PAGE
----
Thursday, May 31, 2007

West Side Story - The 5th Avenue Theatre

West Side Story
The 5th Avenue Theatre in Association with Spectrum Dance Theater
May 26 – June 17, 2007
Tickets and Information

Stephen Sondheim and Leonard Bernstein’s classic retelling of Shakespeare’s Romeo and Juliet comes back to life for its 50th anniversary at the 5th Avenue Theatre. The 1957 musical has captivated audiences from Broadway to London, from professional theaters to high school productions and now finds its home in Seattle for its half-century birthday. In association with The 5th Avenue Theatre, Spectrum Dance Theater lends its style, flare and name to this incredible production. No better gift could these theaters have given than this spectacular show.

With an ensemble show such as West Side Story, the audience relies on the combined talents and skills of all the performers at all times in order to create the breathtaking numbers. Bob Richard’s recreation of the original choreography brings back to life the original emotion and power of West Side Story. With incredible dance sequences in ‘Cool,’ ‘America’ and ‘Officer Krupke,’ the skill of the choreographer and dancers is readily apparent. Additionally, the various choreographic styles show off the originality and the perpetual freshness of the dances, augmenting the skills of the performers.

Photo by Chris Bennion

Ian Eisendrath’s conduction and musical direction of this production summons up all of the power and skill of each performer. Numbers such as ‘The Tonight Quintet’ gather the audience to the edge of its communal seat. ‘A Boy Like That’ is one of the most heart-wrenching pieces of music in the show and is executed perfectly. Augmenting the music and dance is Bill Berry’s direction. Adding a bit of extra feistiness to such a well-known show, Berry’s directorial skill shines in this show. Capturing the essence of the emotion and action, West Side Story is as vivacious as ever, if not even more so.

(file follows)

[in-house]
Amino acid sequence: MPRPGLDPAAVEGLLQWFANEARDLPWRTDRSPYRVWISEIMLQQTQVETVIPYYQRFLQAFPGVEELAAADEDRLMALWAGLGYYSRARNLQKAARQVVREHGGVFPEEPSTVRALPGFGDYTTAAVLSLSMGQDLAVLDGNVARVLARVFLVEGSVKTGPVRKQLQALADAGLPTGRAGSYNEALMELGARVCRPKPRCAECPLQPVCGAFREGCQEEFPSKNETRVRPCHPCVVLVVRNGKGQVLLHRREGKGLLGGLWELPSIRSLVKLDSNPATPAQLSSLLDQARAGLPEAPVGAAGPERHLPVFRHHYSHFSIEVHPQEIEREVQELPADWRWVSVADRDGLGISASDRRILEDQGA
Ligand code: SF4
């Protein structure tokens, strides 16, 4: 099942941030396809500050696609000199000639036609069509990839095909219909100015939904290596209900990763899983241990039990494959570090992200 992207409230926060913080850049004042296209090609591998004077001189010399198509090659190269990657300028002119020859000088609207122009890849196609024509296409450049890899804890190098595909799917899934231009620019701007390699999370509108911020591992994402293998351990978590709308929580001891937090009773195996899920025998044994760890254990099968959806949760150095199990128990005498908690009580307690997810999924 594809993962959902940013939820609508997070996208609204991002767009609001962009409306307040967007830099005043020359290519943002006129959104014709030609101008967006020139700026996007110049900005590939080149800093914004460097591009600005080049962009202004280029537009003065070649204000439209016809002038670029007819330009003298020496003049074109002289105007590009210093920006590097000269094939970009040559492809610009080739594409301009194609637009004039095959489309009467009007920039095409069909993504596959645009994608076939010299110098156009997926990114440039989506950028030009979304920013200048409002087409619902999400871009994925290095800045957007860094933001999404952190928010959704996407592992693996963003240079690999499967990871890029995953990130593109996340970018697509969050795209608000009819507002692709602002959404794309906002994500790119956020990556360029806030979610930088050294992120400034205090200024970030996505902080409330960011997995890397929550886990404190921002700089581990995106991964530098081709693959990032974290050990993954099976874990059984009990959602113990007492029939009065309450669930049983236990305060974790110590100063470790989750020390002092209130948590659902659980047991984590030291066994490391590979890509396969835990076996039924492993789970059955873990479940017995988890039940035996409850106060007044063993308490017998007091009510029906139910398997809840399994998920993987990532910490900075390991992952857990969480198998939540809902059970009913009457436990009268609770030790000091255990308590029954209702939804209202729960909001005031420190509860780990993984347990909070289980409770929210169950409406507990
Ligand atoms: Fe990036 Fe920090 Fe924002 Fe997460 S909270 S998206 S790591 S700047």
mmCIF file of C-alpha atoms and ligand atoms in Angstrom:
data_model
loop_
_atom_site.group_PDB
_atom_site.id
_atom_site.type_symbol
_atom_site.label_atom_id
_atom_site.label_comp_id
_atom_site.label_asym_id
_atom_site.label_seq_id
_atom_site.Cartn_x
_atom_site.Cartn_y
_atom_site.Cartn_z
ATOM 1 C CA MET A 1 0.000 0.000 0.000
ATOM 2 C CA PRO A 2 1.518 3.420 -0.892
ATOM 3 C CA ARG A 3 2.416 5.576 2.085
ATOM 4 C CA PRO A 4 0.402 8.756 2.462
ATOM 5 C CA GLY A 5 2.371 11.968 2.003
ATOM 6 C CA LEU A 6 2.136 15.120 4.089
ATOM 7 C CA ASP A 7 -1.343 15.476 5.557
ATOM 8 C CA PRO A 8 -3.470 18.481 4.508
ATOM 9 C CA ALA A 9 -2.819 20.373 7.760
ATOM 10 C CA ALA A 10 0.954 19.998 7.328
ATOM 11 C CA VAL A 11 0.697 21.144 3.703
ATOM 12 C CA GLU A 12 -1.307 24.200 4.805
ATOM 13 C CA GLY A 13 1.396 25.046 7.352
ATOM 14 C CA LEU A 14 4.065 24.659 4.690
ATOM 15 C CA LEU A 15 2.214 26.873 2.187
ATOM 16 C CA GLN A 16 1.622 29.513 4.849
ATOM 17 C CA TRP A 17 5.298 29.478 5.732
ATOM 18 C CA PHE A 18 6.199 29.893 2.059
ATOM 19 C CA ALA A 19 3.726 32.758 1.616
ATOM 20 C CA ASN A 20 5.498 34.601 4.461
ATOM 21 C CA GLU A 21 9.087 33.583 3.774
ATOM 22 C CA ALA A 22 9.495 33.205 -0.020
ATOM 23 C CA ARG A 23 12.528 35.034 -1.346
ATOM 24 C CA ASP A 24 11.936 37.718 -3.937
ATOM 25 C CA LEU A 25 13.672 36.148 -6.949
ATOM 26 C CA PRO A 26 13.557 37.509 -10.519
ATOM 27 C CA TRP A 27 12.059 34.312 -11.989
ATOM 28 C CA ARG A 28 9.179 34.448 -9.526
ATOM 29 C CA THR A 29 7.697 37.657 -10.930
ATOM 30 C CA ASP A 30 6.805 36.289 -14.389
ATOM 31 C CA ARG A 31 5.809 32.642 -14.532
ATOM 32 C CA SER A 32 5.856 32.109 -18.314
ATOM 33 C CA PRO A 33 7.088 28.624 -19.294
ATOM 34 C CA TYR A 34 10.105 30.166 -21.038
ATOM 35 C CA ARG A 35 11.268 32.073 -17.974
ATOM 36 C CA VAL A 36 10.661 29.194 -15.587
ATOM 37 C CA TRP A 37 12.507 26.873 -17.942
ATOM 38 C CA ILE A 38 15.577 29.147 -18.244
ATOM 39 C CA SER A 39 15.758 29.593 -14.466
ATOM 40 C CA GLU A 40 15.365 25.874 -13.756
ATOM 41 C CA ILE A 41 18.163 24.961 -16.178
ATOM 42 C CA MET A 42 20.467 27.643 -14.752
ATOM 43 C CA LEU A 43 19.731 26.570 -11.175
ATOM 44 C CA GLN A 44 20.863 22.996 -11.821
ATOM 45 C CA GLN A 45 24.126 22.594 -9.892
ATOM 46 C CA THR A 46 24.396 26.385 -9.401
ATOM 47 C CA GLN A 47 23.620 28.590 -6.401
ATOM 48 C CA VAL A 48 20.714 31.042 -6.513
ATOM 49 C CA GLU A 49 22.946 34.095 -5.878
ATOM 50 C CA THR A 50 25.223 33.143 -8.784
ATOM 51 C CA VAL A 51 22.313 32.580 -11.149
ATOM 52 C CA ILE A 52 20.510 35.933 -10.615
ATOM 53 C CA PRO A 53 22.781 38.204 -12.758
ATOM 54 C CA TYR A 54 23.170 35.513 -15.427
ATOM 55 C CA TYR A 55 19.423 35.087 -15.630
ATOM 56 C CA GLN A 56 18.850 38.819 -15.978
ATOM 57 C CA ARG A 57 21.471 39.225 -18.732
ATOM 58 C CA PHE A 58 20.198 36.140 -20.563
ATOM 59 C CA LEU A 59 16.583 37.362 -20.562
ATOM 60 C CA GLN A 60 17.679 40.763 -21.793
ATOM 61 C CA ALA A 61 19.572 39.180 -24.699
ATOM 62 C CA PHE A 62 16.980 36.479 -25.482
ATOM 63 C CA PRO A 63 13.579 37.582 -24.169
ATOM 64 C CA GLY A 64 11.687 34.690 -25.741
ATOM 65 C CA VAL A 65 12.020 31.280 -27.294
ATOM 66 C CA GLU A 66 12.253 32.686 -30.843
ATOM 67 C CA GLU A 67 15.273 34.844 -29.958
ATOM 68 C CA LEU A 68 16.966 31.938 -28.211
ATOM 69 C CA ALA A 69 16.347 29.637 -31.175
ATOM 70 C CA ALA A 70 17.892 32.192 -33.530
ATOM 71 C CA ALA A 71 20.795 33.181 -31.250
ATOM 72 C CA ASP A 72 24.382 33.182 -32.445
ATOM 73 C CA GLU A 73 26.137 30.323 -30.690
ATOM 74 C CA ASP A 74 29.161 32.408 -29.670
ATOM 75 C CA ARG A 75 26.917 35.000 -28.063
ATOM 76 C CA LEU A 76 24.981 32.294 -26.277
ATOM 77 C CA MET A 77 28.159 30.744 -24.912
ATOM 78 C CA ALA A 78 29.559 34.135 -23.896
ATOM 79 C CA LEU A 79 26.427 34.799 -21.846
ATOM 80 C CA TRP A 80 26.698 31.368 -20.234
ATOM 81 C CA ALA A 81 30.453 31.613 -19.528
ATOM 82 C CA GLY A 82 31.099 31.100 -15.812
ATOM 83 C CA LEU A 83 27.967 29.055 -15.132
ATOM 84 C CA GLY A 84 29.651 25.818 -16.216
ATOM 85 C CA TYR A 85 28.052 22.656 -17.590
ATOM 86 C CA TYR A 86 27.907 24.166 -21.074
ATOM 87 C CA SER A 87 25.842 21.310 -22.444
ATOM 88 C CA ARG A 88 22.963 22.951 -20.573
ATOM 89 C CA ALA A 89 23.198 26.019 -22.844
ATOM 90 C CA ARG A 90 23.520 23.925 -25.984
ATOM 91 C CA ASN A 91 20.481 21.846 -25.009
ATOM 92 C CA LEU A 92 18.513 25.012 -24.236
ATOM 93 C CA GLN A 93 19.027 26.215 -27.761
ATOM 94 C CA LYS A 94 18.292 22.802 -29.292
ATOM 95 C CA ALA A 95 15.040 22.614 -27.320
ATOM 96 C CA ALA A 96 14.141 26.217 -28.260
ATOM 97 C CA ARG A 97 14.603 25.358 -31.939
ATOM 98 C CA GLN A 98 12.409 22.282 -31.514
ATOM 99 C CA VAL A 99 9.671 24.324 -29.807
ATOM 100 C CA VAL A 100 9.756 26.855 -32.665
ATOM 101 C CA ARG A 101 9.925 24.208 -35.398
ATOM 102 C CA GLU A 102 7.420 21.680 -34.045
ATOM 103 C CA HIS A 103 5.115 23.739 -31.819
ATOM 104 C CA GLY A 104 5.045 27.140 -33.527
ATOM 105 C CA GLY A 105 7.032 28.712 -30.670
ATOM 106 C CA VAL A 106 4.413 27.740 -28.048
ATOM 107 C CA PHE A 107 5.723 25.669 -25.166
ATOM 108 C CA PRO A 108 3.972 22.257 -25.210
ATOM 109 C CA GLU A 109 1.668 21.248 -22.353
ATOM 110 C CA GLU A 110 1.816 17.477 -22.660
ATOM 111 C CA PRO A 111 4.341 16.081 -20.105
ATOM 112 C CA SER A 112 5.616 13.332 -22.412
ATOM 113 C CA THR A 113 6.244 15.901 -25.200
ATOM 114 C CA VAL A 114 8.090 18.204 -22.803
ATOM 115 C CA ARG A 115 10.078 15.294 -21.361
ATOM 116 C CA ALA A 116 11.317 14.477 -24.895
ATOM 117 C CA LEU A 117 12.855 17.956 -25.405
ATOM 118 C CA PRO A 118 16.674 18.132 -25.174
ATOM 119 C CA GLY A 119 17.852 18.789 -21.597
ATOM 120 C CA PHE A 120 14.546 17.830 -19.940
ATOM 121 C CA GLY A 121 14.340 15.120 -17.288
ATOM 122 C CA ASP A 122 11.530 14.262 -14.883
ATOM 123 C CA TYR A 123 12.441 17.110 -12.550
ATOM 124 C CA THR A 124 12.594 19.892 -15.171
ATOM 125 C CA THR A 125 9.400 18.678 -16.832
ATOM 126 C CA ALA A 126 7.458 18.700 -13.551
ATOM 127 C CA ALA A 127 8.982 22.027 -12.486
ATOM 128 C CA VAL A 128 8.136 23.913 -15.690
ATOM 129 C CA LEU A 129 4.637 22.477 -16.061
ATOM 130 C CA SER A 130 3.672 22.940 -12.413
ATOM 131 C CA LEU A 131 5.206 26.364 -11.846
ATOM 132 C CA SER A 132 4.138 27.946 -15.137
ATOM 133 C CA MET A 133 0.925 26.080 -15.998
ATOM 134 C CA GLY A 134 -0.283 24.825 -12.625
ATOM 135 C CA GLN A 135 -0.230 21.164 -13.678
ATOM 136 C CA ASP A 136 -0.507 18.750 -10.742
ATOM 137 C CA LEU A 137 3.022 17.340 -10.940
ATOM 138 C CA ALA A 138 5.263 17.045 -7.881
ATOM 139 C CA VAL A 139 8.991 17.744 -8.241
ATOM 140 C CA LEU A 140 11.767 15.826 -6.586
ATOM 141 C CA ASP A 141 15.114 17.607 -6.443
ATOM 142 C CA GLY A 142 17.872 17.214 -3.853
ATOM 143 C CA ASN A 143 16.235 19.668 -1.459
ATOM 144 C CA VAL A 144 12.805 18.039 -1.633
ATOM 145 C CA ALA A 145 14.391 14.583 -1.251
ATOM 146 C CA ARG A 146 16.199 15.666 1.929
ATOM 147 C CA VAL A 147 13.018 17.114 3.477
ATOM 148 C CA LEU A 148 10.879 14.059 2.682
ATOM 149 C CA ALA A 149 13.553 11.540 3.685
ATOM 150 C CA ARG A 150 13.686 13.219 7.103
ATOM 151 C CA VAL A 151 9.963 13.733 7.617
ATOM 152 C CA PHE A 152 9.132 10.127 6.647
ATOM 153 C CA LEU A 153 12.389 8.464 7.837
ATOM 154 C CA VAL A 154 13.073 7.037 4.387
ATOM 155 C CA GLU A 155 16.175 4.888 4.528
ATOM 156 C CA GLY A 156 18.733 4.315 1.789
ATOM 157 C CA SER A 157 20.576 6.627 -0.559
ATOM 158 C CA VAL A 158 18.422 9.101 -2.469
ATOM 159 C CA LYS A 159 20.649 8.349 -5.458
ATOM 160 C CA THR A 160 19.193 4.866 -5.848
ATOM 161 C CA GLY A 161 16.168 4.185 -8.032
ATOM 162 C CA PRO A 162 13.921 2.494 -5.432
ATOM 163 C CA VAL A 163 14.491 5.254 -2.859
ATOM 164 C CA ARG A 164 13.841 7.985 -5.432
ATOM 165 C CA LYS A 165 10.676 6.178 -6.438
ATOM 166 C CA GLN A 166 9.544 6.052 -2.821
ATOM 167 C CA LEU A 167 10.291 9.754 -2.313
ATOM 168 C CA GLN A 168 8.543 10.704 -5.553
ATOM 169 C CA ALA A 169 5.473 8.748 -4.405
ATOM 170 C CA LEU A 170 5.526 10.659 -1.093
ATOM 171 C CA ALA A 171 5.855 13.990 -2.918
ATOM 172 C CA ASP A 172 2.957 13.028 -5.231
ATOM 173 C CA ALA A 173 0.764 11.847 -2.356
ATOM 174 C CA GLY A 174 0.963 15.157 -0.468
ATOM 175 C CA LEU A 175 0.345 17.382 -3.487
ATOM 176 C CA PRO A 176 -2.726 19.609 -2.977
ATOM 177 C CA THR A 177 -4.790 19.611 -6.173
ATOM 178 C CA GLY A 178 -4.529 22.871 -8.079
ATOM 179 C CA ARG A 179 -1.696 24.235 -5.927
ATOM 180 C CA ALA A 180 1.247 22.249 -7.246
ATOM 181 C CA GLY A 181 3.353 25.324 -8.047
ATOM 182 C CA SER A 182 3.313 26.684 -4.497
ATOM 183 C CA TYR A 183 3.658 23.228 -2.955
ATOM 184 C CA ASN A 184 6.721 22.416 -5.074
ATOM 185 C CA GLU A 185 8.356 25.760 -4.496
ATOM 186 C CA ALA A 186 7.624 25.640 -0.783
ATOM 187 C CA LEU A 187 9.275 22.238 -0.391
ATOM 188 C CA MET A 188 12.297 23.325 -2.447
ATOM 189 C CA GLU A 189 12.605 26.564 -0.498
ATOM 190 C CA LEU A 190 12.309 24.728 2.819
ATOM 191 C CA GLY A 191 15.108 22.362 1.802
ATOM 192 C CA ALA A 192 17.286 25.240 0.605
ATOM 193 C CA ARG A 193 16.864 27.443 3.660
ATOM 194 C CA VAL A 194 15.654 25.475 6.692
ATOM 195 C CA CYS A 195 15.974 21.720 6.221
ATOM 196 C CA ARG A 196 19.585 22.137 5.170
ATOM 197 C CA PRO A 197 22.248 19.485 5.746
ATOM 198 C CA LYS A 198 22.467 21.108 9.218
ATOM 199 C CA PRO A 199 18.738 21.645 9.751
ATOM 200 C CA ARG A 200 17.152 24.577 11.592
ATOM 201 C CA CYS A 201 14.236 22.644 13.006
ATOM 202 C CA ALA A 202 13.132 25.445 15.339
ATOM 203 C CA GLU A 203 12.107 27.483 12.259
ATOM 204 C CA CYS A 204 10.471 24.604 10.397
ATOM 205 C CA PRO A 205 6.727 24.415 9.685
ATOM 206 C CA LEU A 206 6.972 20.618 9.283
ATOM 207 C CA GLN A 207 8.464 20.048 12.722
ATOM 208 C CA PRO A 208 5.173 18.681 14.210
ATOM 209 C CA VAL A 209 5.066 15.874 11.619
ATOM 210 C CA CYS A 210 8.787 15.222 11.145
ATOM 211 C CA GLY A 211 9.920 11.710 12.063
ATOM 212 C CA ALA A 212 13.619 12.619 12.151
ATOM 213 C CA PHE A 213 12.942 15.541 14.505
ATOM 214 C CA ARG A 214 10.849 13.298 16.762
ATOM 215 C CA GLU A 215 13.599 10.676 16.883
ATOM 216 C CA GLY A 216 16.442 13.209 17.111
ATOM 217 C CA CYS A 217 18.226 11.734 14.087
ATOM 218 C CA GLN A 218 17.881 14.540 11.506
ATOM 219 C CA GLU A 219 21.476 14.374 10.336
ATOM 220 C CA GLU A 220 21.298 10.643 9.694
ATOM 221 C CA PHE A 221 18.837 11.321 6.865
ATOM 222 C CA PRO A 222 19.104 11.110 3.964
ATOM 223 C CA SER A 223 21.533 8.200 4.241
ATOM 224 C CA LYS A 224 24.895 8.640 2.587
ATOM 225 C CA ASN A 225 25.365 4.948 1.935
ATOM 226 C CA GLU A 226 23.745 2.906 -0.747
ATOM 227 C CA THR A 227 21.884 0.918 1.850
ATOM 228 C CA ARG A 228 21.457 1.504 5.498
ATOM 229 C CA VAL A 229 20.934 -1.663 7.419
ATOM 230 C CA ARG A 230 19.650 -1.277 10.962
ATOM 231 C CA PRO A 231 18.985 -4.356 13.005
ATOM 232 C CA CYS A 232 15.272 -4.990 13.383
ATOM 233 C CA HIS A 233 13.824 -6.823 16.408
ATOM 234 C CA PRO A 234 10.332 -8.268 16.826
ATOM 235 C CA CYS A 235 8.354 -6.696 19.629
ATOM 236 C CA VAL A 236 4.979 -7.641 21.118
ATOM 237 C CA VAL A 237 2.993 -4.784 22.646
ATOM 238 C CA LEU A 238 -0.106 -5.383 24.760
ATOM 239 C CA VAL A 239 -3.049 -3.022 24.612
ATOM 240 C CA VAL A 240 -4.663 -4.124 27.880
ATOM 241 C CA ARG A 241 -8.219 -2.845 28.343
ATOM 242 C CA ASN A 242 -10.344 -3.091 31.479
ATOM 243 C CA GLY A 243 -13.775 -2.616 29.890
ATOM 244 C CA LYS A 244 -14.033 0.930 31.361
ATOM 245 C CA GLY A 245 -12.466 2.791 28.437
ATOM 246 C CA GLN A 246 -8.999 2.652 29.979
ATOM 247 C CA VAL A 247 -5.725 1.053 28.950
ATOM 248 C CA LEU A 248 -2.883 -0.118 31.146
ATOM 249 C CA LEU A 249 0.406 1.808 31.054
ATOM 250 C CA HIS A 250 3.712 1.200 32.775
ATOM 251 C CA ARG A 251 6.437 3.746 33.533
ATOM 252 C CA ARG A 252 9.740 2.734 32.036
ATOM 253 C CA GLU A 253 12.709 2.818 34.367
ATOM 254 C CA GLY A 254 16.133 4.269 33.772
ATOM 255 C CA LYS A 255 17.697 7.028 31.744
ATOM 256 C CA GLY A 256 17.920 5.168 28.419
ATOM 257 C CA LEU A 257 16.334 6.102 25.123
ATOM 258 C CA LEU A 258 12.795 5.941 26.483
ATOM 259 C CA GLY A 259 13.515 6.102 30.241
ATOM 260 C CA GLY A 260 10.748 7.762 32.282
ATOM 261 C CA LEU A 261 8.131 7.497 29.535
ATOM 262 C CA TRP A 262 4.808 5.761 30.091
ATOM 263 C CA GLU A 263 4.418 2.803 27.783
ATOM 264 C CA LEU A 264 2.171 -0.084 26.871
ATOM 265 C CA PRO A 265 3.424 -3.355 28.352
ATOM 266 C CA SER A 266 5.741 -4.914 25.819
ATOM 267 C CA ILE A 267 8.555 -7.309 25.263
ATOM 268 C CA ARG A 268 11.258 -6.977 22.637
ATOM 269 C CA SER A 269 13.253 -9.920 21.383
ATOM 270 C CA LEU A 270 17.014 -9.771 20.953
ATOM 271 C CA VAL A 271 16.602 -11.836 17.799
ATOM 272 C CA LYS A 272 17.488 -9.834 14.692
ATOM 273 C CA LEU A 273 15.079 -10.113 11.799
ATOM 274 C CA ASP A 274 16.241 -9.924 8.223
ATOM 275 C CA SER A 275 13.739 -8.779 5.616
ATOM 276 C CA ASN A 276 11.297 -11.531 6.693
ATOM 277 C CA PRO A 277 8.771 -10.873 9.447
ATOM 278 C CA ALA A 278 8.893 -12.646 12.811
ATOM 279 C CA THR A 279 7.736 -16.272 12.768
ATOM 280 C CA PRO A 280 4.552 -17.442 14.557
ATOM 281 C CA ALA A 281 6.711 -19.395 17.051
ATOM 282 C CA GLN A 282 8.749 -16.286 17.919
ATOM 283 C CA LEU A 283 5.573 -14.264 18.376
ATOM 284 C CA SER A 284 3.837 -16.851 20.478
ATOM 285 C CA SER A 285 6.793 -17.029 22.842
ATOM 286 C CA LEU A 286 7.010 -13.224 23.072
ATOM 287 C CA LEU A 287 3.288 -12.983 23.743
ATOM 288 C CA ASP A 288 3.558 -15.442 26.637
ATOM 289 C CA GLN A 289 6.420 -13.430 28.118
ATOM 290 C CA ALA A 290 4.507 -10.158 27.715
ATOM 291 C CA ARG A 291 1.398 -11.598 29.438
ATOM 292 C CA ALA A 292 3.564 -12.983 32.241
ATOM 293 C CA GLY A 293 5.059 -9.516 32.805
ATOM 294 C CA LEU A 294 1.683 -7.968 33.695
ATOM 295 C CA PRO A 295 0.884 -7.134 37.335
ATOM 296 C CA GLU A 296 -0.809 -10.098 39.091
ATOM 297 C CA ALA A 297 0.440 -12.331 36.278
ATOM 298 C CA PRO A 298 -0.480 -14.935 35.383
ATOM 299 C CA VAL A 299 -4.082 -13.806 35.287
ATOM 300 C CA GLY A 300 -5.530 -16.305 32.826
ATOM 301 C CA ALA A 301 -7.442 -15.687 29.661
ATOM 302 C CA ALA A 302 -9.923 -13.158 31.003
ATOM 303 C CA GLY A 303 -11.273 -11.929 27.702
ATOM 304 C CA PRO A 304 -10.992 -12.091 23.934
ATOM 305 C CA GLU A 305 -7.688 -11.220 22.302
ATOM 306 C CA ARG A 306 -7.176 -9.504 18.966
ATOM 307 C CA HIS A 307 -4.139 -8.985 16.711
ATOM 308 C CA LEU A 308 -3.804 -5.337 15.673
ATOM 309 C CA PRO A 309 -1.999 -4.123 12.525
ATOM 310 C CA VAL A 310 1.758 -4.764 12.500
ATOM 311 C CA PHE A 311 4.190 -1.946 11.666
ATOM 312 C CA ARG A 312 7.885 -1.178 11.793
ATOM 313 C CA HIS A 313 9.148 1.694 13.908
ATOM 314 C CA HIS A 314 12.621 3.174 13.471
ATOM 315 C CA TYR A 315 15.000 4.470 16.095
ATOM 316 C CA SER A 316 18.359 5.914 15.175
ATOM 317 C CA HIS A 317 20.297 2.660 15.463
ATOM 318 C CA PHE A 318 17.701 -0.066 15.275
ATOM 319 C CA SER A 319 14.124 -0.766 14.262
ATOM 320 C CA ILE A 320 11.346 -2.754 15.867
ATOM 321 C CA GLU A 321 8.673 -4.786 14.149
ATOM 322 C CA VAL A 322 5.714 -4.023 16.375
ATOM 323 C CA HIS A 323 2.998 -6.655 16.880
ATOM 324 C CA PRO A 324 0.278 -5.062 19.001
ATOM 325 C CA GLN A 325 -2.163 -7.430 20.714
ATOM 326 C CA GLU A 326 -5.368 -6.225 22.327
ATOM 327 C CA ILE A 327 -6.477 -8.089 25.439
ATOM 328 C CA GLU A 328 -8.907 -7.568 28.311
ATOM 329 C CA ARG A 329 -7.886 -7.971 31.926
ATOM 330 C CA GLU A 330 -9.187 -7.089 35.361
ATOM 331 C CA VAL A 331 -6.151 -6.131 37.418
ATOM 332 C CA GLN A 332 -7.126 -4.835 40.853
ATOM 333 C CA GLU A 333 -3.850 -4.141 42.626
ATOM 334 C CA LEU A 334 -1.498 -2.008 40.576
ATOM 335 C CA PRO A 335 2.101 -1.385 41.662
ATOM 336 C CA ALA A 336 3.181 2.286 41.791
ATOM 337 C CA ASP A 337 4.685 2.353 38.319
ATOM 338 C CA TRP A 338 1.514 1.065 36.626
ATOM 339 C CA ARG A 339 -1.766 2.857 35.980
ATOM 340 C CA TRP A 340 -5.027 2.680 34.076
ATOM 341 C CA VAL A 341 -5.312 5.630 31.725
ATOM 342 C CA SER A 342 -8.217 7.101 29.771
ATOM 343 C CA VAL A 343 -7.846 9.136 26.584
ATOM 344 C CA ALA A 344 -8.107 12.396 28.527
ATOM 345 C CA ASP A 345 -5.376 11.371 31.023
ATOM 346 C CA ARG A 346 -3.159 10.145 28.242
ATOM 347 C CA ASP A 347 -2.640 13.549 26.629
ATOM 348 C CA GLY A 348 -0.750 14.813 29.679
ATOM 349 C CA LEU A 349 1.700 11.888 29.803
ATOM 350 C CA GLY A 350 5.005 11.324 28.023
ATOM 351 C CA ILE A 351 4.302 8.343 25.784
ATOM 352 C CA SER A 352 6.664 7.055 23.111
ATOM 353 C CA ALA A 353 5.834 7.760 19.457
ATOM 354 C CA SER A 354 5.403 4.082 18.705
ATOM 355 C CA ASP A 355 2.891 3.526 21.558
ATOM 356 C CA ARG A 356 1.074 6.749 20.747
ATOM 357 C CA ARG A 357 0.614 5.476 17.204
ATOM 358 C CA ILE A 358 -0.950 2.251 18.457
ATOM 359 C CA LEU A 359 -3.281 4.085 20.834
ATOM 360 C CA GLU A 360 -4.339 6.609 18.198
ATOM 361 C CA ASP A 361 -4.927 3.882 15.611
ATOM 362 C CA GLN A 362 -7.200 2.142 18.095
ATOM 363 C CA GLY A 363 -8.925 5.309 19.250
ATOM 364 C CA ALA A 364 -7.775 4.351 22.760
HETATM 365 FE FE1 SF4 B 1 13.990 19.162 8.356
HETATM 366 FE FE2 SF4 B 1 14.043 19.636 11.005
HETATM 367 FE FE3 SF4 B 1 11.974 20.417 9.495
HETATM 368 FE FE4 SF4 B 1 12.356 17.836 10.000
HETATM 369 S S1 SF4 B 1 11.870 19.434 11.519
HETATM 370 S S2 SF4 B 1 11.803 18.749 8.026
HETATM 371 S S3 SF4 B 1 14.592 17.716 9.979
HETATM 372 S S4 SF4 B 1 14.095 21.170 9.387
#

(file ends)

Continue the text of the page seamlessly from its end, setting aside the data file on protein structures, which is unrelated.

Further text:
Martin Christoffel’s set design is a tangible painting for the stage. His juxtaposition of industrial warehouse-like levels and a variety of Shakespearean catwalk balconies with supple drapery and backings creates a complete and vibrant world. Living within Christoffel’s sets, Lynda Salsbury’s subtle costumes allow the show to carry itself while softening the distinctions between gangs and characters. Without such harsh color differentiation as can often be used in a production of West Side Story, Salsbury’s costumes are strong but not overpowering allowing the show to speak for itself. Meanwhile, Tom Sturge’s lighting design flows forth from the vaulted warehouse ceilings to the world of the play. Using a combination of classic stage lighting with unnatural halogen lighting (for Doc’s Drugstore) and a palpable filling of the stage with the deepest possible color, Sturge’s design fully adds the final piece to this remarkable puzzle.

After half a century of running throughout the world, West Side Story comes to Seattle for its silver anniversary. This production brings back the magic that has always been, is, and will always be Sondheim and Bernstein’s West Side Story.

Review by Nigel Andrews and Phoebe Linea

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